With a significant decline in Covid-19 cases in recent weeks, the government has naturally decided to uplift some of the restrictions – to allow for more economic activity and allow people to get as close as possible to their natural normal living. This is, of course, necessary and critical considering the impact that the pandemic has had on peoples' well-being and the concomitant psychological impact. In the most recent 'family meeting', as the President's Covid-19 addresses and updates have become known, he lifted several restrictions. One of these was the lifting of political restrictions – the announcement of which has been warmly welcomed by many political parties. This warm welcome was expected considering the storm that had started to brew among political parties pushing for the lifting – for obvious reasons with the elections not very distant. Whilst there are many applaudable reasons for the lifting, there are equally relevant inherent legal perils which should be borne in mind by all the relevant role players – political parties, their members, etc. Significantly, these legal risks exist in law i.e. independently of the Covid-19 Regulations. As with the super spreader events, where organisers can be held legally liable if the attendees or anyone in the close vicinity to the event contract the virus and die or develop serious health complications, it becomes necessary to consider if similar legal principles can be adopted into the context of political gatherings. The pertinent questions are inter alia: can the gathering members of political parties sue anyone if they contract the virus; if a member dies from Covid-19 contracted at such a gathering, can the dependants claim for loss of support? If so, who can they sue? What about the bystanders – those who are in close vicinity but not necessarily part of the gathering – but get infected by the virus. These are all questions which are worth discussing and considering, particularly for political party leaders; members who attend such events; the general public who do come into contact with political party members who attend such events.
At this stage, the Regulations do permit gatherings to a certain number of attendees. As stated above, the legal risks of holding gatherings during the Covid-19 storm exist independently of the Regulations. The applicable legal principles are trite. In cases where it is legally justifiable, political party members may be held criminally guilty. A befitting example would be where a member attends a political gathering knowing that he is COVID-19 positive and thereafter does not adhere to protocols and infects others. In such a case, there may be charges of assault, attempted murder or murder – depending on the facts and circumstances. Further, gatherings of such nature may attract civil claims against political parties or any other relevant interest group. In this regard, there may be room to claim in delict – the success of which is strictly based upon the evidence and facts brought forward. In delict, 5 (FIVE) natural elements will need to be proven on a proverbial balance of preponderance standard. Thus, the claimant will have to prove that wrongful and negligent/intentional conduct of a person (natural/juristic) has caused him/her harm. Furthermore, there may be possible claims for loss of support where applicable – where the breadwinner dies from Covid-19 subsequent to attending a political gathering where the indicators suggest that that particular gathering was a 'super spreader'. The nature of the claim i.e. the basis of the claim; what is claimed; who is claiming will be determined by the circumstances of each claim.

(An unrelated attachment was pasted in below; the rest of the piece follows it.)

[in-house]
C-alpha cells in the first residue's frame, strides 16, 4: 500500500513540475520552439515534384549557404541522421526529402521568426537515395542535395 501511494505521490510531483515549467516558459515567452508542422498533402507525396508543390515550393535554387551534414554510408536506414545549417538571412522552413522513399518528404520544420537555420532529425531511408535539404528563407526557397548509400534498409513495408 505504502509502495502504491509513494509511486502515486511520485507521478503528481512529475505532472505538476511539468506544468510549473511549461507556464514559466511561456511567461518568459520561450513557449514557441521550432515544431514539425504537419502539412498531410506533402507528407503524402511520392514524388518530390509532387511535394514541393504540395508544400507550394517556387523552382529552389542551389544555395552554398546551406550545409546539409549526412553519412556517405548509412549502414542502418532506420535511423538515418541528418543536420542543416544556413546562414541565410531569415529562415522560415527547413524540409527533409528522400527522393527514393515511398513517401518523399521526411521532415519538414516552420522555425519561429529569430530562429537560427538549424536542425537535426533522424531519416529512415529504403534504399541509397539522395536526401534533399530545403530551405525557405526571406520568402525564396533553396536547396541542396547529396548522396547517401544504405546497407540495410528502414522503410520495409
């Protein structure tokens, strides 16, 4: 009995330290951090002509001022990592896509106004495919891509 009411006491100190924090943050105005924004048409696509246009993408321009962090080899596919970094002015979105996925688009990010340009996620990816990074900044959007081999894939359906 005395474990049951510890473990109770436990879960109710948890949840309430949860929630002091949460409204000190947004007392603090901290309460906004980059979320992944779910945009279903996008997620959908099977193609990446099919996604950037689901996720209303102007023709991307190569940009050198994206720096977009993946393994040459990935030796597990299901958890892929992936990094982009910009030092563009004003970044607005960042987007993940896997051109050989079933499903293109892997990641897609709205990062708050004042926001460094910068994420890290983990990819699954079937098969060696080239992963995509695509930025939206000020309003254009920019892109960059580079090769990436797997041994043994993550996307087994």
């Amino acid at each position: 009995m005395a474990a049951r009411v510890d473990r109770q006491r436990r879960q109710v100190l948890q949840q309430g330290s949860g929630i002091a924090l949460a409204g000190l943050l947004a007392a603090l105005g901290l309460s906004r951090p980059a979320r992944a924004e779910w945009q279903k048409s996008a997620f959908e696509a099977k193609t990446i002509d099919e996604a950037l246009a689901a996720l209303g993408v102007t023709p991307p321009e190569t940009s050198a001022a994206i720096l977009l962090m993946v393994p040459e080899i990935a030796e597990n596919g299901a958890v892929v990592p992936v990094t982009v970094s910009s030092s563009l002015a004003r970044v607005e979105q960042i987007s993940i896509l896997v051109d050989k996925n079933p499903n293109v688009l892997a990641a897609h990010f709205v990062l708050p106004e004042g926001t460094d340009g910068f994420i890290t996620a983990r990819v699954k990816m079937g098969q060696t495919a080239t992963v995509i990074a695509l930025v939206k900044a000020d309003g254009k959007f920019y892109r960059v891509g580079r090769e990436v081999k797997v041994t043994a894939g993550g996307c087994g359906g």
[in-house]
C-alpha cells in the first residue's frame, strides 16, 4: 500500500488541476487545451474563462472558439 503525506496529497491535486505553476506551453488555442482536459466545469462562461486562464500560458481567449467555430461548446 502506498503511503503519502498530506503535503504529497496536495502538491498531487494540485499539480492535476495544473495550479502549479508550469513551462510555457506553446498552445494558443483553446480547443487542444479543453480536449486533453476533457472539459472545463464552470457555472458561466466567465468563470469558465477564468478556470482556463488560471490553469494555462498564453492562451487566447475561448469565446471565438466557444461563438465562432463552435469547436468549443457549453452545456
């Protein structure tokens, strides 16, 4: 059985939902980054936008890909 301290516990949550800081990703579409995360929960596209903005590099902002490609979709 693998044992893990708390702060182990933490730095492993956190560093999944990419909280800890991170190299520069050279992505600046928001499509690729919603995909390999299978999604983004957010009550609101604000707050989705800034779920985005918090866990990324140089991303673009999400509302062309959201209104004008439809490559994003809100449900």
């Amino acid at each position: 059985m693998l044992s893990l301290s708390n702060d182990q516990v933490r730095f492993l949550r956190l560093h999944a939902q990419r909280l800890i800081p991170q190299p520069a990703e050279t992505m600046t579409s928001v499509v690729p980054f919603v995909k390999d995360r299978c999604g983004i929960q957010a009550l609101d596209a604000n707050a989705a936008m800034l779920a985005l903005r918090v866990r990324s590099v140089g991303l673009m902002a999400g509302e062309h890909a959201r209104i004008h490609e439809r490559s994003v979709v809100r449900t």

Having regard to the aforementioned legal principles, it is therefore possible for political parties to be held legally responsible if they convene large political gatherings and, as a result, the attendees/bystanders contract the Covid-19 virus. It is trite law that political parties may be held legally responsible for the conduct of their members. The only practical obstacle for party members in claiming against their own political parties is that they voluntarily attended the event having foreseen (or ought to have foreseen) the possibility of contracting the virus. Depending on the facts and the circumstances, their claim may, at worst, fail or, at best, be apportioned. That is, the party carries some blame and the relevant member also carries some blame. The practical effect of this 'apportionment' will reflect on the amount of damages awarded to the claimant. For bystanders, it is relatively easier to claim than partaking political party members and their claims may be legally proven with less difficulty.
Mitigating the Risk
Whilst the unbanning of gatherings, particularly political gatherings (which tend to attract large crowds) is critical in giving practical effect to our constitutional rights and fundamental for our democracy, there are inherent legal perils that must be considered and guarded against by the parties and their members, alike. To minimise chances of being held legally liable, the parties will need to implement solid precautionary measures in place. Some of the measures may include having floor markings where possible; having enforcement officers on the premises; ensure the wearing of masks; adhering to the legally permissible number of attendees; temperature scanning at the entrance (where possible); Covid-19 related enquiries sheet at the entrance; disallowance of the sale and consumption of alcoholic beverages at the premises. This is not a closed list, but these are the factors that will likely be considered if and when legal action on this subject comes forth.
Originally Published by Adams & Adams
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